, <code class="inline">\<span class="w">k</span><span class="q">&lt;name&gt;</span></code>
 or <code class="inline">\k'name'</code>.</p>
<p>To prevent any ambiguity, <i>name</i> must not start with a digit nor contain a
hyphen.</p>
<h4>Examples</h4>
<pre class="verbatim"><ol><li> <span class="q">/(?&lt;word&gt;\w+) \g{word}/</span> <span class="c"># Finds duplicated word, (e.g. &quot;cat cat&quot;)</span></li><li> /<span class="s">(</span><span class="q">?&lt;word&gt;\w+) \k{word}/ # Same.</span></li><li> <span class="q"> /(?</span>&lt;<span class="w">word</span>&gt;\<span class="w">w</span>+<span class="s">)</span> \<span class="w">k</span><span class="q">&lt;word&gt;</span>/ <span class="c"># Same.</span></li><li> <span class="q">/(?&lt;letter1&gt;.)(?&lt;letter2&gt;.)\g{letter2}\g{letter1}/</span></li><li>                         <span class="c"># Match a four letter palindrome (e.g. &quot;ABBA&quot;)</span></li></ol></pre><a name="Assertions"></a><h2>Assertions</h2>
<p>Assertions are conditions that have to be true; they don't actually
match parts of the substring. There are six assertions that are written as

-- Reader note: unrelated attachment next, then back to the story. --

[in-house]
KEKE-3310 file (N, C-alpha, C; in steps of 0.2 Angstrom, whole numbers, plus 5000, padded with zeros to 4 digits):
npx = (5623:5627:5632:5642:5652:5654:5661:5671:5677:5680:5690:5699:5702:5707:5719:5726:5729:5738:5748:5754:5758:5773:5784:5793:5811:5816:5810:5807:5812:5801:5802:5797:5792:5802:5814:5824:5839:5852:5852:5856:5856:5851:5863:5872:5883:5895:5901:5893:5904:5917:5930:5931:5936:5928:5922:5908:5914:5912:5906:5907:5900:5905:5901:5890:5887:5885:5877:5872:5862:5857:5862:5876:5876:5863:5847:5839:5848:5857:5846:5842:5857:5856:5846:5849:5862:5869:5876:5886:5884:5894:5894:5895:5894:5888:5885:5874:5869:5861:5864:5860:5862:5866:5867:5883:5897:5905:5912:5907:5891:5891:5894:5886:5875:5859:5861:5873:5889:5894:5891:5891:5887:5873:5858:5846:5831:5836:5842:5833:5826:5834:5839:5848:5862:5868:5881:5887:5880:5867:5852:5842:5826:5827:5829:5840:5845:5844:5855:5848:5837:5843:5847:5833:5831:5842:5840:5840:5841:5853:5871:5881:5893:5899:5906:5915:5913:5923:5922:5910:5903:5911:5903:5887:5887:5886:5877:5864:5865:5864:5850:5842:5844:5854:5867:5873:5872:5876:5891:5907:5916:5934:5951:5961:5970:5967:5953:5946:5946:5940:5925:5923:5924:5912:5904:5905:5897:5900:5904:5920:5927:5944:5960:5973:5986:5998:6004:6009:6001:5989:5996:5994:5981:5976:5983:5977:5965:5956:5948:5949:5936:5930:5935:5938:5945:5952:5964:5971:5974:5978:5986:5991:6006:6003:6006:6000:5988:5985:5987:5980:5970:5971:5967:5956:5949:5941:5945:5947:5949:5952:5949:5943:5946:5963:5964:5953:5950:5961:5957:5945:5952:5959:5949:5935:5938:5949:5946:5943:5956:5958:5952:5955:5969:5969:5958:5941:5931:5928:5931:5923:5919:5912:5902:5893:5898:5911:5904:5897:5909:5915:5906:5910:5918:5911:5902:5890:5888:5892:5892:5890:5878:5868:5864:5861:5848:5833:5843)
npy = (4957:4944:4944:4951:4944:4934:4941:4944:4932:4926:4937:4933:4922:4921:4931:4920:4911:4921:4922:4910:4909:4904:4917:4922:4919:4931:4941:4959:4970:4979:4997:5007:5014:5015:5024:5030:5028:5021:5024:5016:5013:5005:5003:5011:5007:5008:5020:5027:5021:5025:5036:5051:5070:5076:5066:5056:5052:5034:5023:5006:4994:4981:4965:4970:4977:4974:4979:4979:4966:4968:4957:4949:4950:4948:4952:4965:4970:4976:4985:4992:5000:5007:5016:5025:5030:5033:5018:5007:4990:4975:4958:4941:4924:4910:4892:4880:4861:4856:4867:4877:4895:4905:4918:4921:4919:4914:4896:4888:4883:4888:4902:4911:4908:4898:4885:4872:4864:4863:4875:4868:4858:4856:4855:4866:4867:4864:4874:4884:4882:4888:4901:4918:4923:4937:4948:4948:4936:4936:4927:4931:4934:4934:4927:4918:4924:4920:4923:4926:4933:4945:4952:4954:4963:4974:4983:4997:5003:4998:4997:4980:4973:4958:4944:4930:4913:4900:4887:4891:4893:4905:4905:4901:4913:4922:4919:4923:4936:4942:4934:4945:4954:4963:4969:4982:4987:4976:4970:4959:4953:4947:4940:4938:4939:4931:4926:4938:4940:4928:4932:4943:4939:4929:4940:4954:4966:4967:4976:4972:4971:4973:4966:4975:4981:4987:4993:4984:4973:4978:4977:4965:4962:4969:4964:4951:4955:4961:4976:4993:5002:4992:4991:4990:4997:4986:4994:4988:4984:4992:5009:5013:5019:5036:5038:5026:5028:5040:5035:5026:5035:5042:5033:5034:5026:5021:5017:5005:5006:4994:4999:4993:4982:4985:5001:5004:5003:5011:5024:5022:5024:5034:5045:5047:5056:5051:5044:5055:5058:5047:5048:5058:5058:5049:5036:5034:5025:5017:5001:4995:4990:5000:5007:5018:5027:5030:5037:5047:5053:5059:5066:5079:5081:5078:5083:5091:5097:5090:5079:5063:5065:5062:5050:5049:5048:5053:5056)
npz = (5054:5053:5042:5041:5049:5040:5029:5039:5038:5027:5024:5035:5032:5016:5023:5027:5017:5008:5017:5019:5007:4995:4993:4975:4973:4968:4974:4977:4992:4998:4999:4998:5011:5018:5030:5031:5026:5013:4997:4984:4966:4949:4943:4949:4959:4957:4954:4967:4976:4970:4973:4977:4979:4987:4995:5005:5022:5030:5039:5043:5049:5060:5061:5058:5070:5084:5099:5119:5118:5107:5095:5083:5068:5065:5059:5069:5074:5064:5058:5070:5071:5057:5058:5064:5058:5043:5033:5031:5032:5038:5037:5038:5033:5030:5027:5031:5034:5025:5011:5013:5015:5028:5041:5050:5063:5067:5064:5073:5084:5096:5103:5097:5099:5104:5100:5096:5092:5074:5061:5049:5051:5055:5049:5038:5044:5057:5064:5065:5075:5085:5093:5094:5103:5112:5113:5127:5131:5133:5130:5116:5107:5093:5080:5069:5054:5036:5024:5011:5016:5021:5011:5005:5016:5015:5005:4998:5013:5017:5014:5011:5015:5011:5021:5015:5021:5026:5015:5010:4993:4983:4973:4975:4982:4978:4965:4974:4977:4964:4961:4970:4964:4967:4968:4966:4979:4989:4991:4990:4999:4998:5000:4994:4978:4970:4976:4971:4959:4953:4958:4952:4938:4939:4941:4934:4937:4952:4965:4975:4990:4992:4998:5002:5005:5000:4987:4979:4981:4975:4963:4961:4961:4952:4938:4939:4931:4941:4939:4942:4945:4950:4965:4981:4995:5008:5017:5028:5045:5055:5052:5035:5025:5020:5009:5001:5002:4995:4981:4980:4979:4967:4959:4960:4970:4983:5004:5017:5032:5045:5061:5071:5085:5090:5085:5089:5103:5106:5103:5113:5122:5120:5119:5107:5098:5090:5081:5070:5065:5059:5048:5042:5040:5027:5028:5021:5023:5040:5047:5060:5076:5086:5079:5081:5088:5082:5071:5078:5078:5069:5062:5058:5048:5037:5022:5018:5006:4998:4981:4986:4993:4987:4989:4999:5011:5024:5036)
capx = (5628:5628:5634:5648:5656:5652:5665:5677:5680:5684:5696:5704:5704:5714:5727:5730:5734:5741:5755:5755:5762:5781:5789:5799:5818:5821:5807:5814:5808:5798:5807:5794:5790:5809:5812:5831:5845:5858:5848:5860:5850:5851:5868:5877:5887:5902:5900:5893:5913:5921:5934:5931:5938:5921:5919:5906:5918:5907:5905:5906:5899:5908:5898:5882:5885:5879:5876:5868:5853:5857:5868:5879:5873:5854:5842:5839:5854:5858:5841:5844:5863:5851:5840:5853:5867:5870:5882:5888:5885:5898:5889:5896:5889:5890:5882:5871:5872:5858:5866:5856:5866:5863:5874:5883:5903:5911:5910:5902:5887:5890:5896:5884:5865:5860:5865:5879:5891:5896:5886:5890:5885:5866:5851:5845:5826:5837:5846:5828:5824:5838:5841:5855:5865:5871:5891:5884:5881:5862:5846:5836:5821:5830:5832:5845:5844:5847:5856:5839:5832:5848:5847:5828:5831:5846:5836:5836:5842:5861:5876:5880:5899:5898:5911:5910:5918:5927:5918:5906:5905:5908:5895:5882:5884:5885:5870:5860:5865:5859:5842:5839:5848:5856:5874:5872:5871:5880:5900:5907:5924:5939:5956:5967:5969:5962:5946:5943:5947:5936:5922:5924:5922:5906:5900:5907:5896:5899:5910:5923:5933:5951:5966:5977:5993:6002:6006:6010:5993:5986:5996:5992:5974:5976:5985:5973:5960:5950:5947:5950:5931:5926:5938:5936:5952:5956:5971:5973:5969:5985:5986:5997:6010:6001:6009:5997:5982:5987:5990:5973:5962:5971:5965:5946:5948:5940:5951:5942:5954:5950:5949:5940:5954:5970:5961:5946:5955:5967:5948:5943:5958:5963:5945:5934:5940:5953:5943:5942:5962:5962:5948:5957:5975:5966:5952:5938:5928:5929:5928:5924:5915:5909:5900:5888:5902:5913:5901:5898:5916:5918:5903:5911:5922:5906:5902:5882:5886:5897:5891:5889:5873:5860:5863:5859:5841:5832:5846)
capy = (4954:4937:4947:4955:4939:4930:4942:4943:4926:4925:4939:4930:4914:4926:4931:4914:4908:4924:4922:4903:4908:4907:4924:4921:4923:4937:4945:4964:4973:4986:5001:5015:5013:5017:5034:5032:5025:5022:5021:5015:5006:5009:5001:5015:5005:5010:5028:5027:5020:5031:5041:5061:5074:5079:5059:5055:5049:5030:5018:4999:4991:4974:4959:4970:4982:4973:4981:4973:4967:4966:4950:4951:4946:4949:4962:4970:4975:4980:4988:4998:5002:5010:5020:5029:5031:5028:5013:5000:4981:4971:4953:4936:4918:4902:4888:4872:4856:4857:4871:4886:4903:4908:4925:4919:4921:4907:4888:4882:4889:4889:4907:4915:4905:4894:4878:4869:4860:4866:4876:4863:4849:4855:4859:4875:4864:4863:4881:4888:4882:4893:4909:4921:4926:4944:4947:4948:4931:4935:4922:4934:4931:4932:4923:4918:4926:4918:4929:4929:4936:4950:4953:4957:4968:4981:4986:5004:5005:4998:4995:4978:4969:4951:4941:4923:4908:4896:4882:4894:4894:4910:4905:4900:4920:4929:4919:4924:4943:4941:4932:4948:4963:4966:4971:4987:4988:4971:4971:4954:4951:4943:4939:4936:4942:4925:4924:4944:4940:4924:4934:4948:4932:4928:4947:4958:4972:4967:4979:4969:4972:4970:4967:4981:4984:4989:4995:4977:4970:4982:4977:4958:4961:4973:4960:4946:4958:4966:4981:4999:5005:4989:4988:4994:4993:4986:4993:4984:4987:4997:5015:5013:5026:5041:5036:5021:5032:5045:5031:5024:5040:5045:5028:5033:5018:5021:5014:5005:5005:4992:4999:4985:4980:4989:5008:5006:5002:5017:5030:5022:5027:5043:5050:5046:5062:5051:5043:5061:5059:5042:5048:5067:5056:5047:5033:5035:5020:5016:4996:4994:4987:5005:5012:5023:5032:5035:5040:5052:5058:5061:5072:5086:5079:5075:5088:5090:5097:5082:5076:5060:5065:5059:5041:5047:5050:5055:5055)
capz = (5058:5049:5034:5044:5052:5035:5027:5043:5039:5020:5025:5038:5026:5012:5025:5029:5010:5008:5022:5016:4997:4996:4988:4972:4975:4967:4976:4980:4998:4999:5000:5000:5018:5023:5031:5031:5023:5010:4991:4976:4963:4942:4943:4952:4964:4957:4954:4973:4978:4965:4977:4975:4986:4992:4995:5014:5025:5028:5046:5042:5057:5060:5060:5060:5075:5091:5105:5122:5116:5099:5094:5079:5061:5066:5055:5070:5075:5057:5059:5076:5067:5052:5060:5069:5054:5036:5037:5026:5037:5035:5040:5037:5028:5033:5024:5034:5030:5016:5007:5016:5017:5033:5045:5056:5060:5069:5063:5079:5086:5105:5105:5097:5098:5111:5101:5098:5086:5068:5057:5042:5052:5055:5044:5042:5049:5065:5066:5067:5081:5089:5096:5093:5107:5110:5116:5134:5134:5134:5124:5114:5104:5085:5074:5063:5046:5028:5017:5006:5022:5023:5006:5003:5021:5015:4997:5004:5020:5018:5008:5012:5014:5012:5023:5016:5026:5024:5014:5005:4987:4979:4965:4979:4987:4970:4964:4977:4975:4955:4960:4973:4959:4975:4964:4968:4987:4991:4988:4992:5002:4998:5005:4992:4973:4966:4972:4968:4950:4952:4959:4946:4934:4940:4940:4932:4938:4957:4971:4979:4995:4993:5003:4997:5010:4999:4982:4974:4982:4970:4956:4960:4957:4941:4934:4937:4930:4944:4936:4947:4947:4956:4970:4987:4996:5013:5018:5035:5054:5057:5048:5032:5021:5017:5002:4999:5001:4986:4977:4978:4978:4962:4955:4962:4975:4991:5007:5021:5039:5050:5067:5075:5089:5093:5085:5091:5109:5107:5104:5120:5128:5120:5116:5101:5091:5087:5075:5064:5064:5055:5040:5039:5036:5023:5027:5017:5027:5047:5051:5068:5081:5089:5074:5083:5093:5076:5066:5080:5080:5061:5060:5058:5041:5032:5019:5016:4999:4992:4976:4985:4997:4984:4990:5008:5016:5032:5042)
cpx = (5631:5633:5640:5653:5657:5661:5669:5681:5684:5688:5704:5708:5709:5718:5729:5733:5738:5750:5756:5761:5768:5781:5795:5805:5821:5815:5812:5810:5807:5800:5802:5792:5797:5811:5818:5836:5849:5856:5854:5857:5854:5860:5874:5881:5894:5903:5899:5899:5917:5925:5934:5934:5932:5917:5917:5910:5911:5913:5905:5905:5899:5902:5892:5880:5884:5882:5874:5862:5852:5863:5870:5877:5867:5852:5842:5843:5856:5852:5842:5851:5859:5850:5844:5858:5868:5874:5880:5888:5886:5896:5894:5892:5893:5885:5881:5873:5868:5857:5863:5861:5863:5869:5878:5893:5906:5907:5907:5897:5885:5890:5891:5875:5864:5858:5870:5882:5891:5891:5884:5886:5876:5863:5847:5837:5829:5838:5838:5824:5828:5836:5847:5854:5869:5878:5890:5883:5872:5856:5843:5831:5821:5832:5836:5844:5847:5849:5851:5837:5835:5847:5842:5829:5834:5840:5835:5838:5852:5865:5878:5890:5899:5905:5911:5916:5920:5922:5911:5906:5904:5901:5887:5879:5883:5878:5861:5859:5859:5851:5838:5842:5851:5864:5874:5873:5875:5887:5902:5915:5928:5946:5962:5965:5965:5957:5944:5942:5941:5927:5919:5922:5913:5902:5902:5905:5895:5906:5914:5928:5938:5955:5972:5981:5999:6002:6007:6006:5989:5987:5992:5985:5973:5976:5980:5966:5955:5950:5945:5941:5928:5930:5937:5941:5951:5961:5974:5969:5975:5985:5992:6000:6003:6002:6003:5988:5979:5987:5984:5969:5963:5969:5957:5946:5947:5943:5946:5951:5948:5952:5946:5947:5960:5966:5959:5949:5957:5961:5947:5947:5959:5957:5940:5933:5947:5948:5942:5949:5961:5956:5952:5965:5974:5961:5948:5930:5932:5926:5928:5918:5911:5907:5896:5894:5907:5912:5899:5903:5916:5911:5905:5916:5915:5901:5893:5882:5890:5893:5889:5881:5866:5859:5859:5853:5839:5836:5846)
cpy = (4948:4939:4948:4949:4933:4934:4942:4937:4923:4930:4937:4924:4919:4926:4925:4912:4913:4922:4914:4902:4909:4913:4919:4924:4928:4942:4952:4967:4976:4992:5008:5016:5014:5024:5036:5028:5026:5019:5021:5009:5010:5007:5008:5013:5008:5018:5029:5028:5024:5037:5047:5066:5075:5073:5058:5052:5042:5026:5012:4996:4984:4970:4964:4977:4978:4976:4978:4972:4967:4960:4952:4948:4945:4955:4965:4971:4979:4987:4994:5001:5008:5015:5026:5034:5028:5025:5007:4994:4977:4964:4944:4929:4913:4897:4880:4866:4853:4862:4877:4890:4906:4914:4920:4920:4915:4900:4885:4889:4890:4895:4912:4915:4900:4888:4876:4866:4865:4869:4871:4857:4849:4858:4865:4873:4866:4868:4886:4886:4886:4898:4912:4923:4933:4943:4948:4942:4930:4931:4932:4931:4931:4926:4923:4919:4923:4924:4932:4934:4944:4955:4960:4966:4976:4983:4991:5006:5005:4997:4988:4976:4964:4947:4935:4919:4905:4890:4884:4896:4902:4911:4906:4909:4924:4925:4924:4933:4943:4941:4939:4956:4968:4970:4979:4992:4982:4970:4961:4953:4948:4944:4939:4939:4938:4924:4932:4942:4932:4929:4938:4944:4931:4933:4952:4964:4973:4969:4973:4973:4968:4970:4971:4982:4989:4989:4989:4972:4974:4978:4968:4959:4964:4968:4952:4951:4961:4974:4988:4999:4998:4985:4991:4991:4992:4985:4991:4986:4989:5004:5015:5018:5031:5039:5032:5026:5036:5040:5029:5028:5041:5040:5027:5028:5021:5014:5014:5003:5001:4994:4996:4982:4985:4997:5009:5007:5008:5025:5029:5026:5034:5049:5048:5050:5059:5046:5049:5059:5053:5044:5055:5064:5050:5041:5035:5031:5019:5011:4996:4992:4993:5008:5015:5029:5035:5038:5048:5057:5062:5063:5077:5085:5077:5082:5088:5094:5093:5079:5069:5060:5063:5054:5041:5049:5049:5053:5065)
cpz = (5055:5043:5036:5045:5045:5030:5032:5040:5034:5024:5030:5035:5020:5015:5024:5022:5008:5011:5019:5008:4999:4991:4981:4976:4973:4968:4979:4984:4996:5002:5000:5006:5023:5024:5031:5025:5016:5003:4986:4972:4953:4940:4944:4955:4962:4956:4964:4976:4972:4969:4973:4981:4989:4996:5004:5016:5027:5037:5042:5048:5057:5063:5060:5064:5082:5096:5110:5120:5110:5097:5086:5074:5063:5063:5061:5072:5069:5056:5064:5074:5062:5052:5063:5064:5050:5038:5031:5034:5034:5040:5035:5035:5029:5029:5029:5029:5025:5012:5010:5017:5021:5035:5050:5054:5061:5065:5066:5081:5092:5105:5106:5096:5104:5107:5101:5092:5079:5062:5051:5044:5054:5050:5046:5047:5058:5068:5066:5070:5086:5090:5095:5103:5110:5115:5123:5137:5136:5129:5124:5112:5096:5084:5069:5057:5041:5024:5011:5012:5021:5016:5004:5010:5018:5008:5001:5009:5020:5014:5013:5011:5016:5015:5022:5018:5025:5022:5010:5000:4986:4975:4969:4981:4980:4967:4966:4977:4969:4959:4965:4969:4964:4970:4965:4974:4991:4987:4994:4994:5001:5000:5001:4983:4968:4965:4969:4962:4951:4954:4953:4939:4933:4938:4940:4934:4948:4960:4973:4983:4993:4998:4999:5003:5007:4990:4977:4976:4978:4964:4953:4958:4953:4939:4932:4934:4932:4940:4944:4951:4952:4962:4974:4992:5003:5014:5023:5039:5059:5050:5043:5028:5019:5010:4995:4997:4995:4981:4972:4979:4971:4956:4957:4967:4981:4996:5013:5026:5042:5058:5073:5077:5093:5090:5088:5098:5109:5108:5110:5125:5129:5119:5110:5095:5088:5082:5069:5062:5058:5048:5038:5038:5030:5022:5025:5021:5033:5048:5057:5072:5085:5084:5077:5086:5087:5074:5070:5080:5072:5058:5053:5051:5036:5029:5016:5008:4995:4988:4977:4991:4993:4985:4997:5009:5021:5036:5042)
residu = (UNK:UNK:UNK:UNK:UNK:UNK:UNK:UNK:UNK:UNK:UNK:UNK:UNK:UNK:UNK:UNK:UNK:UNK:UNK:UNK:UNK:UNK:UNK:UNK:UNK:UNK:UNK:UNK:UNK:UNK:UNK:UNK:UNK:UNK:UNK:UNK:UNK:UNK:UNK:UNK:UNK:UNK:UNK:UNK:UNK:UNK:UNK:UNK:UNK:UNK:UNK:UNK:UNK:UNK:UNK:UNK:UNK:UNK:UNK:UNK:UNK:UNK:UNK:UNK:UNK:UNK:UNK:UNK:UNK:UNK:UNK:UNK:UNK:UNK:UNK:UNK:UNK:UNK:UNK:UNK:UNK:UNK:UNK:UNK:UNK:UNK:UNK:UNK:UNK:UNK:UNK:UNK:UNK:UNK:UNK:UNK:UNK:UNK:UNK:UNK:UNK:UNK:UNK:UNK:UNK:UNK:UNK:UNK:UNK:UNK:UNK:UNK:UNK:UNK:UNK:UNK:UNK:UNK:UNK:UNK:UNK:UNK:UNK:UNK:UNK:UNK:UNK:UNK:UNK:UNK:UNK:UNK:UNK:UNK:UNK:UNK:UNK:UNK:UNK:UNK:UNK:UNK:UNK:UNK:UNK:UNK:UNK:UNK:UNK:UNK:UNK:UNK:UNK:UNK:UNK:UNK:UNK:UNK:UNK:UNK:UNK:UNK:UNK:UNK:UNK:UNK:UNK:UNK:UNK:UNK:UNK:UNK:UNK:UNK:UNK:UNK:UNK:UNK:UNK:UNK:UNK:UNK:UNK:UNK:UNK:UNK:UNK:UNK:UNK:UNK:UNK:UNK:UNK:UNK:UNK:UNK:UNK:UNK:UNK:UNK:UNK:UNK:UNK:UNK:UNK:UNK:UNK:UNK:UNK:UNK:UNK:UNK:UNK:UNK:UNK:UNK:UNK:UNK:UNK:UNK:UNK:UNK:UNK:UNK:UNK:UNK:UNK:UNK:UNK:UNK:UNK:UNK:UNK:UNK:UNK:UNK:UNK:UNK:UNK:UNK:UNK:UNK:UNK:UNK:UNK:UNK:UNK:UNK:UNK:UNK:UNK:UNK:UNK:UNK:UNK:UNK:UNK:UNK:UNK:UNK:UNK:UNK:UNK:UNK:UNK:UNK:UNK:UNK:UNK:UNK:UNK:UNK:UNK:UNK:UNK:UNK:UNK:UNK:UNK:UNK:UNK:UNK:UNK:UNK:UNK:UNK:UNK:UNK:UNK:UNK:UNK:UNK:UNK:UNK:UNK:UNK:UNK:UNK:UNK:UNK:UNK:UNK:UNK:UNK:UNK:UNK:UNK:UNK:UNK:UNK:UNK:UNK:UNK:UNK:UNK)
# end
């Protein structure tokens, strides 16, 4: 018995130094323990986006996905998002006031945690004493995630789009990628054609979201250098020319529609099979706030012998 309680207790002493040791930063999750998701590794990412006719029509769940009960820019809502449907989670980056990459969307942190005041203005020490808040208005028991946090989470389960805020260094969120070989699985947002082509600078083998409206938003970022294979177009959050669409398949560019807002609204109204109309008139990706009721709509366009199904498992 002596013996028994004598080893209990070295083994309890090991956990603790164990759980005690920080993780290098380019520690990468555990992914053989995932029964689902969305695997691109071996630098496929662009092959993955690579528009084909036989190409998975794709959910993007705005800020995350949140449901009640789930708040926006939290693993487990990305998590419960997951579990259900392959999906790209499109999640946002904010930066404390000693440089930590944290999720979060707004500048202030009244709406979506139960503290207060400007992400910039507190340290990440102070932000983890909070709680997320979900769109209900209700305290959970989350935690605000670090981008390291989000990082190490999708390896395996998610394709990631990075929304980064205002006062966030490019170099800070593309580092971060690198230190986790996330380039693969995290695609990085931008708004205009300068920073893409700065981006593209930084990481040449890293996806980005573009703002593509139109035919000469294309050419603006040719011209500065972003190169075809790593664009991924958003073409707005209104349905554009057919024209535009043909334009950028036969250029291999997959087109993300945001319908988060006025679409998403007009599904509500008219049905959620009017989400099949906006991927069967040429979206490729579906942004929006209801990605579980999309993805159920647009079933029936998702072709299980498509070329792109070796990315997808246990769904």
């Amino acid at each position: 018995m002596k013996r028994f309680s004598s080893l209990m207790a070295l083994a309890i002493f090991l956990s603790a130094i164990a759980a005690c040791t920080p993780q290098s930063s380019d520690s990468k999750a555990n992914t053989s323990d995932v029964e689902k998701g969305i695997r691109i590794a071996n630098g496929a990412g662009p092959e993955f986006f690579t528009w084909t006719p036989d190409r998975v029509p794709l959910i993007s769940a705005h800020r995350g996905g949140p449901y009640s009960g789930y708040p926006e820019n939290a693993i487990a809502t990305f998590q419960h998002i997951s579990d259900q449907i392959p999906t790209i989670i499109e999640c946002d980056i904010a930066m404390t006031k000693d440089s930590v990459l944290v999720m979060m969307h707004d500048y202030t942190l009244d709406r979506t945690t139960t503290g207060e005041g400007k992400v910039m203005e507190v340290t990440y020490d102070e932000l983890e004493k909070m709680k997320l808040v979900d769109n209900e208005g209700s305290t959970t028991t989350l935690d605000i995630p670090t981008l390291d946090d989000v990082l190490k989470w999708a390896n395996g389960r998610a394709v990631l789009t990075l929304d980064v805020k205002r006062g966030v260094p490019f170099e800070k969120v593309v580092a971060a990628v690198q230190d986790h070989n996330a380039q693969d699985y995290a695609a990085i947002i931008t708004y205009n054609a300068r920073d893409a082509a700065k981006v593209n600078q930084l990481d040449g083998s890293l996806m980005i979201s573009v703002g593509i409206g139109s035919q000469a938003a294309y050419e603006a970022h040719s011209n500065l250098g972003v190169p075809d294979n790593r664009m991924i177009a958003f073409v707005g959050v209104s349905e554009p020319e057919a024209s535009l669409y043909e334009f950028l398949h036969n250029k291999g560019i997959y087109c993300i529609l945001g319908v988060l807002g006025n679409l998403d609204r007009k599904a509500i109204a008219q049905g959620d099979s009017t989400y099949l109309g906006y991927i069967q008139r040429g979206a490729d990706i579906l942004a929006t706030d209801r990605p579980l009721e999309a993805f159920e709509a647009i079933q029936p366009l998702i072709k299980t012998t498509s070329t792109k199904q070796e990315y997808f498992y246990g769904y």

backslash sequences.</p>
<ul>
<li><a name="%5cA"></a><b>\A</b>
<p><code class="inline">\<span class="w">A</span></code>
 only matches at the beginning of the string. If the <code class="inline">/m</code> modifier
isn't used, then <code class="inline"><span class="q">/\A/</span></code>
 is equivalent to <code class="inline"><span class="q">/^/</span></code>
. However, if the <code class="inline">/m</code>
modifier is used, then <code class="inline"><span class="q">/^/</span></code>
 matches internal newlines, but the meaning
of <code class="inline"><span class="q">/\A/</span></code>
 isn't changed by the <code class="inline">/m</code> modifier. <code class="inline">\<span class="w">A</span></code>
 matches at the beginning
of the string regardless whether the <code class="inline">/m</code> modifier is used.</p>
</li>
<li><a name="%5cz%2c-%5cZ"></a><b>\z, \Z</b>
<p><code class="inline">\<span class="w">z</span></code>
 and <code class="inline">\<span class="w">Z</span></code>
 match at the end of the string. If the <code class="inline">/m</code> modifier isn't
used, then <code class="inline"><span class="q">/\Z/</span></code>
 is equivalent to <code class="inline"><span class="q">/$/</span></code>
; that is, it matches at the
end of the string, or one before the newline at the end of the string. If the
<code class="inline">/m</code> modifier is used, then <code class="inline"><span class="q">/$/</span></code>